Media Executive

William S. Paley developed the CBS radio and television networks, and ran them for more than a half century. "A 20th-century visionary with the ambitions of a 19th-century robber baron," as The New York Times described him, Paley took over a tiny failing network with only 16 affiliate stations and developed it into a world-class communications empire. Delegating management details to others, he had a seemingly unfailing sense of popular taste and a resultant flair for programming.

Radio's commercial potential came to fascinate Paley early on. Using funds from his father's cigar company shares, Paley purchased working control of the struggling CBS network in September 1928. He was just turning 27. A year later, family purchase of additional shares gave him majority control.

Paley's insights helped to define commercial network operations. At the start of his CBS stewardship, he transformed the network's financial relationship with its affiliates so that the latter agreed to carry sustaining programs free, receiving network payments only for commercially-supported programs. Paley enjoyed socializing and negotiating with broadcast stars. In the late 1940s, his "talent raids" hired top radio stars (chiefly away from NBC) by offering huge prices for rights to their programs and giving them, in return, lucrative capital gains tax options. The talent pool thus developed helped to boost CBS radio ratings just as network television was beginning. At the same time, he encouraged development of CBS News before and during the war as it developed a stable of stars soon headed by Edward R. Murrow.

During World War II, he served as deputy chief of the psychological warfare branch of General Dwight Eisenhower's staff. Paley became chair of the CBS board in 1946, turning the network's presidency over to Frank Stanton who held the post until his own retirement in 1973. The television network first showed a profit in 1953 and from 1955 through 1976, CBS television consistently led in prime-time network ratings. Network profits helped expand CBS into many other lines of entertainment and education--including the Broadway musical "My Fair Lady" in 1956--as Paley acquired other businesses.

There were technical opportunities as well. CBS Laboratories' Peter C. Goldmark developed a mechanical system of color television that was briefly (1950-53) the nation's first standard before being pushed aside by a superior all-electronic RCA system. By then, CBS had traded a quarter of its stock to buy Hytron, a TV receiver manufacturer later sold for a huge loss. More successfully, Goldmark also pioneered the long playing (LP) record, introduced in 1948, which revolutionized the recording industry and made CBS Records (sold in 1987 to Sony for $2 billion) the leading record company in America for both classical and popular records.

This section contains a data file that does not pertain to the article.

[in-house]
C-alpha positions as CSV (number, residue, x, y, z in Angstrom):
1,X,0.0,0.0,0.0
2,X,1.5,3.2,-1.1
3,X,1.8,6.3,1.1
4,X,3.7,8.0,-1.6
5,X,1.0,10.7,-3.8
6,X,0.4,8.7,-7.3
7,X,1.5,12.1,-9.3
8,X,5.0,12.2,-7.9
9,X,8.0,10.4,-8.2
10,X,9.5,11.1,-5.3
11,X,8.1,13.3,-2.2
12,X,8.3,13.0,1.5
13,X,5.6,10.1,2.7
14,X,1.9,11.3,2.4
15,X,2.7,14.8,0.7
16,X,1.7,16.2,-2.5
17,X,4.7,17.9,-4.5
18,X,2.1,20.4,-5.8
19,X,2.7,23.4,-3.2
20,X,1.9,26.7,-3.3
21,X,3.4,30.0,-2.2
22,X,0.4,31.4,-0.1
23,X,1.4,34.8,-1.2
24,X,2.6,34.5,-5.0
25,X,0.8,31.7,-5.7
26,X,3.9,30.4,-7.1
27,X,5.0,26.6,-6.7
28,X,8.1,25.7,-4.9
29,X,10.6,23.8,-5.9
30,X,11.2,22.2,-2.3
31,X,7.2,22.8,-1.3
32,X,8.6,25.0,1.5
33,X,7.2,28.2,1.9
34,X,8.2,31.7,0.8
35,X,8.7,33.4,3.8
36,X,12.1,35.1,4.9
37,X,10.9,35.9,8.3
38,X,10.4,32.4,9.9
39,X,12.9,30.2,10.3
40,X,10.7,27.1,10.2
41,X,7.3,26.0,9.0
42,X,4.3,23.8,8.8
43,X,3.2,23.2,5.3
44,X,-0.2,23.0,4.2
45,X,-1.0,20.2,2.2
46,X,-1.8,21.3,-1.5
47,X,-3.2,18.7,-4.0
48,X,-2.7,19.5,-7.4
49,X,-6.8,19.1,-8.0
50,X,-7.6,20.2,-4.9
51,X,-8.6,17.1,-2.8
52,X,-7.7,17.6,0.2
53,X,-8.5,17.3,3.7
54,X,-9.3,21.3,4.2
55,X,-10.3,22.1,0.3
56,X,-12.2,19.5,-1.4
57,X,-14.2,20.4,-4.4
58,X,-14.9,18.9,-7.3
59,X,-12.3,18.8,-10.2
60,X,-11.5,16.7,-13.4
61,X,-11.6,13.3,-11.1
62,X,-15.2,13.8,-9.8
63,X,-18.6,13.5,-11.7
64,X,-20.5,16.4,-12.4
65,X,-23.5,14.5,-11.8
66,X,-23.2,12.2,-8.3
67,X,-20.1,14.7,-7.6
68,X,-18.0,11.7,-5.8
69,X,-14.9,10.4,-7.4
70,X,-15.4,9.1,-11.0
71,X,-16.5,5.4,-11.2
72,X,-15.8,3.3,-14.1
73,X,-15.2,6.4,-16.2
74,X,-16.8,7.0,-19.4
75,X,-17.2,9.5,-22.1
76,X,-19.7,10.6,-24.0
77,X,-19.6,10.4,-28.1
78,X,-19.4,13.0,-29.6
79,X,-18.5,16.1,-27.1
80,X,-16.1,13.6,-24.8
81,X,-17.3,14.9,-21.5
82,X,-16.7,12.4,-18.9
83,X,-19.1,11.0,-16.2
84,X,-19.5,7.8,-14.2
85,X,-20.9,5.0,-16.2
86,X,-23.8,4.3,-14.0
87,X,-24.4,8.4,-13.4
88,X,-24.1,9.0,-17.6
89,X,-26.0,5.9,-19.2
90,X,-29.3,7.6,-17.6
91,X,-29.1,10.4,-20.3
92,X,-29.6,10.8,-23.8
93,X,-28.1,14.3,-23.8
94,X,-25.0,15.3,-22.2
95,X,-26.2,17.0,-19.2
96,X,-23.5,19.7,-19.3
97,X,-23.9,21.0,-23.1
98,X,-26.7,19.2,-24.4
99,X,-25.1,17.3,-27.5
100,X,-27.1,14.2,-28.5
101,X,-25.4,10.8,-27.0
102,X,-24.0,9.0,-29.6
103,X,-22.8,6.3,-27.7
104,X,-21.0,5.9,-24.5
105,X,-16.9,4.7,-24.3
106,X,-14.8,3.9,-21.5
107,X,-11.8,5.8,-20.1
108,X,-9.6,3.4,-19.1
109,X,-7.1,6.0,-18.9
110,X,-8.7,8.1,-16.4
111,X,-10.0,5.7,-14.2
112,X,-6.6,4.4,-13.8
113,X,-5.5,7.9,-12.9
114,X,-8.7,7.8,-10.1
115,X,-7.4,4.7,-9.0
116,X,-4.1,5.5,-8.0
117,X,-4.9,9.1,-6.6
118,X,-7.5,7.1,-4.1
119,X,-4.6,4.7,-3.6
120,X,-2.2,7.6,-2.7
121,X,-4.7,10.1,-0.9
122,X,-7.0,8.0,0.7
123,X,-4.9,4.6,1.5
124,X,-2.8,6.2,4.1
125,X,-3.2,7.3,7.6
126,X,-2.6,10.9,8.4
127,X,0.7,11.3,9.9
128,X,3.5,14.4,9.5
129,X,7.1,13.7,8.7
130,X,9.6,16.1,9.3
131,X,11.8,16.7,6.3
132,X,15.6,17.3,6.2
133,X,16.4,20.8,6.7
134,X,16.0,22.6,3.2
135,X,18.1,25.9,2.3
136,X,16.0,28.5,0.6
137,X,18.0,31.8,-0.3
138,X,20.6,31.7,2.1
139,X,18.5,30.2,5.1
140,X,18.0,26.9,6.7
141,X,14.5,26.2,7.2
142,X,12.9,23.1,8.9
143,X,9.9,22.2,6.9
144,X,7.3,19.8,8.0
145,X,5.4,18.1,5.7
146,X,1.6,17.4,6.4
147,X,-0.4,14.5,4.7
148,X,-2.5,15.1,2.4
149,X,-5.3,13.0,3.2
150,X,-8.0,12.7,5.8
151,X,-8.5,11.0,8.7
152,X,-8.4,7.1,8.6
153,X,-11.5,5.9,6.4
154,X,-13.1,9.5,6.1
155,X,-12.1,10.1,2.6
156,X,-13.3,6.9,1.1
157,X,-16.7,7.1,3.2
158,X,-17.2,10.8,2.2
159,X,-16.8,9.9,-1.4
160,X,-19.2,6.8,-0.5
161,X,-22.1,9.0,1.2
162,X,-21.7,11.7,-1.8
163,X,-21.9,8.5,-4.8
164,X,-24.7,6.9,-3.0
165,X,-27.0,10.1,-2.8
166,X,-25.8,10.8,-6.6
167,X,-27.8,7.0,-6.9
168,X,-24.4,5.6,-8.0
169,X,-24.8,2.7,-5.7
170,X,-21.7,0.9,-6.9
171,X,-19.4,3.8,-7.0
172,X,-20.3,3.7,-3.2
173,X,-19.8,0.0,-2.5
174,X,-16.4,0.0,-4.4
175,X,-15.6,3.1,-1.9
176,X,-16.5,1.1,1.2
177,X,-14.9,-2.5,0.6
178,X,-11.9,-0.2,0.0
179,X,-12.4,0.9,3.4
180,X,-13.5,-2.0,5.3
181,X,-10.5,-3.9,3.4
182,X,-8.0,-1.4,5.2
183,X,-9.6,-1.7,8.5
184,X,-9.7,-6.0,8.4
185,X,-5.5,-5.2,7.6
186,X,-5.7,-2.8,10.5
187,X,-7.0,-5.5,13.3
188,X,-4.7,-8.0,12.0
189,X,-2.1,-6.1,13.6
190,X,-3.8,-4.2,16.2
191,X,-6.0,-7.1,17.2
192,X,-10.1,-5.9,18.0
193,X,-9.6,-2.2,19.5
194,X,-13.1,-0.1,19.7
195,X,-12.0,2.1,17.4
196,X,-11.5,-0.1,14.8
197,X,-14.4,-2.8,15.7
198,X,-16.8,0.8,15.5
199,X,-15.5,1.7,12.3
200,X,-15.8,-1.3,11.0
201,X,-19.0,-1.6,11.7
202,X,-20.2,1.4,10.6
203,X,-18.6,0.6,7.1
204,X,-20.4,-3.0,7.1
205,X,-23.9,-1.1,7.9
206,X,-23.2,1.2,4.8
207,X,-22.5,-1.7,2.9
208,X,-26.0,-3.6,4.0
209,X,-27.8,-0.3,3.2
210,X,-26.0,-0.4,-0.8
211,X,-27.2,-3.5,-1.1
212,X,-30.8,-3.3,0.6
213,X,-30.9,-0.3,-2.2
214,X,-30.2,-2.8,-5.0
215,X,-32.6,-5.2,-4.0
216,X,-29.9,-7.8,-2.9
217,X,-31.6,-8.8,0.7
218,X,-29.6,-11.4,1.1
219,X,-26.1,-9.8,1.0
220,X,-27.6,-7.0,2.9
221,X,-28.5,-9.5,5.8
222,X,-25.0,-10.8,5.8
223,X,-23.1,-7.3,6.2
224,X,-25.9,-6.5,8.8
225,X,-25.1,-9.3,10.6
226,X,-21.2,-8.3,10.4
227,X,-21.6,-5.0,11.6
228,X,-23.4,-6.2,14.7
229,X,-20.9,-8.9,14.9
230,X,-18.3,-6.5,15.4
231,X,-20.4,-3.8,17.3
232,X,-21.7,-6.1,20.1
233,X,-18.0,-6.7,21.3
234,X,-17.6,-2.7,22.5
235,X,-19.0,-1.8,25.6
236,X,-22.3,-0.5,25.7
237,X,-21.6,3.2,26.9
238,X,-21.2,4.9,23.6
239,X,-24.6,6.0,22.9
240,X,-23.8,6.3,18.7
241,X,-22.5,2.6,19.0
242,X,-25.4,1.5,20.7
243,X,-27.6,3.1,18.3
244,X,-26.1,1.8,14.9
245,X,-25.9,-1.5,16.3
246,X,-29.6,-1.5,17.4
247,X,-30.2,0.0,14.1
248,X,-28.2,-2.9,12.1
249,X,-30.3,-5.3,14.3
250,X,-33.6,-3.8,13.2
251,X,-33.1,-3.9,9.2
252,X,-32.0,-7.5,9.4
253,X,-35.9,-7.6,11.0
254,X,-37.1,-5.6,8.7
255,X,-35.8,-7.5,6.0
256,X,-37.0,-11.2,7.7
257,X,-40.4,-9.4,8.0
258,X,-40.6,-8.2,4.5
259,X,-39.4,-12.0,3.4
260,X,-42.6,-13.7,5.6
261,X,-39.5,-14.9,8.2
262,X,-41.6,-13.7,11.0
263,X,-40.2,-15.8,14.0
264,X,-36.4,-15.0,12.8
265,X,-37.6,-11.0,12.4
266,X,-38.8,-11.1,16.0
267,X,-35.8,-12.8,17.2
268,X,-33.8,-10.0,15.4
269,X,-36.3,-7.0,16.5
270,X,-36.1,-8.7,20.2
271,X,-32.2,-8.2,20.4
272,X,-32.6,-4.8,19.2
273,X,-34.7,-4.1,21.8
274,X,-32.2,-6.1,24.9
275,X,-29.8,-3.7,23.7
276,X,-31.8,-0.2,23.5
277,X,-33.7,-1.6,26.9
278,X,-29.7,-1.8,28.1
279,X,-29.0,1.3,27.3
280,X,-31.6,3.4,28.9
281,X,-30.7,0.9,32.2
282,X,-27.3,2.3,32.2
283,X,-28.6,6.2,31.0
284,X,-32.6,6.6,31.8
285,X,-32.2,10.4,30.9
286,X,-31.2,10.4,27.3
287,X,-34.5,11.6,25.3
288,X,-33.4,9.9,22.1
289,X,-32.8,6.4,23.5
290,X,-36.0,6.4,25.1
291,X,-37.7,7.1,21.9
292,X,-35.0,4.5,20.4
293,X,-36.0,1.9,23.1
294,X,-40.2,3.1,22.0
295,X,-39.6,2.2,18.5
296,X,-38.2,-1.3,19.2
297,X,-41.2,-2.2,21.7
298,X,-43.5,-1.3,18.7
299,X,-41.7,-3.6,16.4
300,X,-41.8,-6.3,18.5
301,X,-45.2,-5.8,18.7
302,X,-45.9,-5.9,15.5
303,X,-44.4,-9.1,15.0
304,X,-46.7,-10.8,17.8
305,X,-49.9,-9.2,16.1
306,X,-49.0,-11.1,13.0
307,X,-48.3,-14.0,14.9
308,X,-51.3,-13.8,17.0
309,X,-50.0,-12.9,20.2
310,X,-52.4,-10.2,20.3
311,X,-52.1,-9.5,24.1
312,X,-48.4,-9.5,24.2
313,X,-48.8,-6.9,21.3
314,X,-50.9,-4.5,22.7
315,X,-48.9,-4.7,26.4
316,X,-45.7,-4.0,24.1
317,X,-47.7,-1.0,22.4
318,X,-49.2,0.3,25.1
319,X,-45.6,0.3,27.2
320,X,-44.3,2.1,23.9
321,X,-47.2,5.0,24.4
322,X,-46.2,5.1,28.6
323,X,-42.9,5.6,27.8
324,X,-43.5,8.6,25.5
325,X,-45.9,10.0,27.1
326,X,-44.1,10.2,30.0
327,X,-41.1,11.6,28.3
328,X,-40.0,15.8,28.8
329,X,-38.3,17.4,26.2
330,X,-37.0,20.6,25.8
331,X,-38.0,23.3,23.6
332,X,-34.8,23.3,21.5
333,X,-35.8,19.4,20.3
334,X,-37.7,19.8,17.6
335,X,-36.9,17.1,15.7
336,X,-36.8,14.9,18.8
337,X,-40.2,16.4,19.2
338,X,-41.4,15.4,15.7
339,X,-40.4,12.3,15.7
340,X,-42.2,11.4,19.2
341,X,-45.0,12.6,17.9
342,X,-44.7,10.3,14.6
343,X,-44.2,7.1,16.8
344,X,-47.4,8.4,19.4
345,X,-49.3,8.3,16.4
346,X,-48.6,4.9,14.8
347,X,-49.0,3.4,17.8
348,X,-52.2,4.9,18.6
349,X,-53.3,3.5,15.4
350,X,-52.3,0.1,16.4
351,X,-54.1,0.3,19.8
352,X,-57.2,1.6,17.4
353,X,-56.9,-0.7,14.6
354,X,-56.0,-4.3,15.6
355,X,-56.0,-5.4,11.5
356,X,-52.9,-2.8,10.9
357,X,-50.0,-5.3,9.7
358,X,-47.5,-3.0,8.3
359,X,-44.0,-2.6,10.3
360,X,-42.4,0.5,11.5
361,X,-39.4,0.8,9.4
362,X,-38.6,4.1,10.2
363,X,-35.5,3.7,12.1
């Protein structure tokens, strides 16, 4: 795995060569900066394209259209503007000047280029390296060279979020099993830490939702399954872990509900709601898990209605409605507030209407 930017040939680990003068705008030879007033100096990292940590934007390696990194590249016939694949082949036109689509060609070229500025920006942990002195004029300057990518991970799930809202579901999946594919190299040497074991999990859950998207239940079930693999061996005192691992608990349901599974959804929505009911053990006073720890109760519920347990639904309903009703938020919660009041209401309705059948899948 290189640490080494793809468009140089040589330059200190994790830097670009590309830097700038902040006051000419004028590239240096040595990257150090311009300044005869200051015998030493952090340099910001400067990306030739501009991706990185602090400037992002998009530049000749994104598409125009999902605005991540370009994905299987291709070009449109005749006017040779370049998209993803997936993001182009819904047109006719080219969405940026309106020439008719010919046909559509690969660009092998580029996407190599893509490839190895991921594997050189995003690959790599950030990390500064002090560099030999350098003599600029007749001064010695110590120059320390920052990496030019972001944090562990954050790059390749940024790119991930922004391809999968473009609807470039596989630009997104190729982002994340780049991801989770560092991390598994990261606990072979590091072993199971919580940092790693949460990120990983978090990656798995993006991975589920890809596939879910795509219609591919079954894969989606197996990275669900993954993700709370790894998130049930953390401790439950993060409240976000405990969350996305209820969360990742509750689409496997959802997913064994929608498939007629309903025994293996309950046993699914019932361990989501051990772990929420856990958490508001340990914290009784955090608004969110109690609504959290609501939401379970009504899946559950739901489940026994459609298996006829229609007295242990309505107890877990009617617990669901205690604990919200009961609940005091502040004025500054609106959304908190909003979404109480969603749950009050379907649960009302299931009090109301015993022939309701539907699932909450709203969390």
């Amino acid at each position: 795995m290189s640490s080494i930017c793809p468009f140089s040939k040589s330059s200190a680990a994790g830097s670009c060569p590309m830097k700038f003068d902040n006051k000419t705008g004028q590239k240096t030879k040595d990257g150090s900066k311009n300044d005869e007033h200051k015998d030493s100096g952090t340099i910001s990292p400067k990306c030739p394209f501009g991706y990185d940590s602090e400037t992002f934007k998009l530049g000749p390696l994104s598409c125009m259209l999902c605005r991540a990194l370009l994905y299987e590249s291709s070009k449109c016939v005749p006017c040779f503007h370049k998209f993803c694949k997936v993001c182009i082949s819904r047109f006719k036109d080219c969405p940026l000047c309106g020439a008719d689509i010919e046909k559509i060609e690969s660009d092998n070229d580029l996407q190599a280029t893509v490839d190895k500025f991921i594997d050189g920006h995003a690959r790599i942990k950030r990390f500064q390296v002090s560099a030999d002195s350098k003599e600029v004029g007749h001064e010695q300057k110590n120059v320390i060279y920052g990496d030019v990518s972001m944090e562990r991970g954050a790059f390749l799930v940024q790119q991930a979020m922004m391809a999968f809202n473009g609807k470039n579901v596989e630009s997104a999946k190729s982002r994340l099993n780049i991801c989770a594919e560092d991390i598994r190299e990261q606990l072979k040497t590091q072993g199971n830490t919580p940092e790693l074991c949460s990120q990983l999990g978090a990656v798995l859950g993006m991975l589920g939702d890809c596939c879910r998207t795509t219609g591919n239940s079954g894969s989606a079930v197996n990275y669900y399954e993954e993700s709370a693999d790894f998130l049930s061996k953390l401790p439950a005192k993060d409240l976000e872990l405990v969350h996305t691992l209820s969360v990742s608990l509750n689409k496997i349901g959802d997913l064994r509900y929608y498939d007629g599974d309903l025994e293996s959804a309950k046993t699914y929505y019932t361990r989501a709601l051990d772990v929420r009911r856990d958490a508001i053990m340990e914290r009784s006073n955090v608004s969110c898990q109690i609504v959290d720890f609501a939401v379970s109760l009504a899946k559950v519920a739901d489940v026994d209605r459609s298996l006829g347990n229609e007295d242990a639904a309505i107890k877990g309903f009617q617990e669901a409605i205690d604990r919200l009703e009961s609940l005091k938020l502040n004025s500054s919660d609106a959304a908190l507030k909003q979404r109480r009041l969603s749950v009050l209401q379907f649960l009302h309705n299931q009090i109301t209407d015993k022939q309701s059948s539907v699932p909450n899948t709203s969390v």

As he stayed beyond CBS' compulsory (for others) retirement age of 65, Paley sought to delay his inevitable passing of control to others. Paley worked through several short-lived potential heirs in the late 1970s: he stepped down as chief executive officer in 1977, but retained the powerful chairmanship. Finally, he hired Pillsbury's Thomas H. Wyman to become president in 1980. Wyman succeeded Paley as the network's second chairman in 1983. Concerned with some of Wyman's decisions in the aftermath of an unsuccessful attempt by Ted Turner to acquire CBS in 1985, Paley allied himself with Lawrence Tisch (by then holding the largest single block of company shares) to oust Wyman and install Tisch as chief executive officer in 1986. Paley returned as a figurehead chair until his death in late 1990.

Paley is important for having assembled the brilliant team that built and expanded the CBS "Tiffany Network" image over several decades. For many years he had an innate programming touch which helped keep the network on top in annual ratings wars. He blew hot and cold on network news, helping to found and develop it, but willing to cast much of that work aside to avoid controversy or to increase profits. Like many founders, however, he stayed too long and unwittingly helped weaken his company.

Paley was very active in New York art and social circles throughout his life. He was a key figure in the Museum of Modern Art from its founding in 1929. He prompted construction of the Eero Saarinen-designed "Black Rock" headquarters into which the network moved in 1965. His was the primary donation that helped to create what is now the Museum of Television and Radio in New York City in 1976. The middle "S" in his name stood for nothing--Paley added it in his early business years. He had no formal middle name.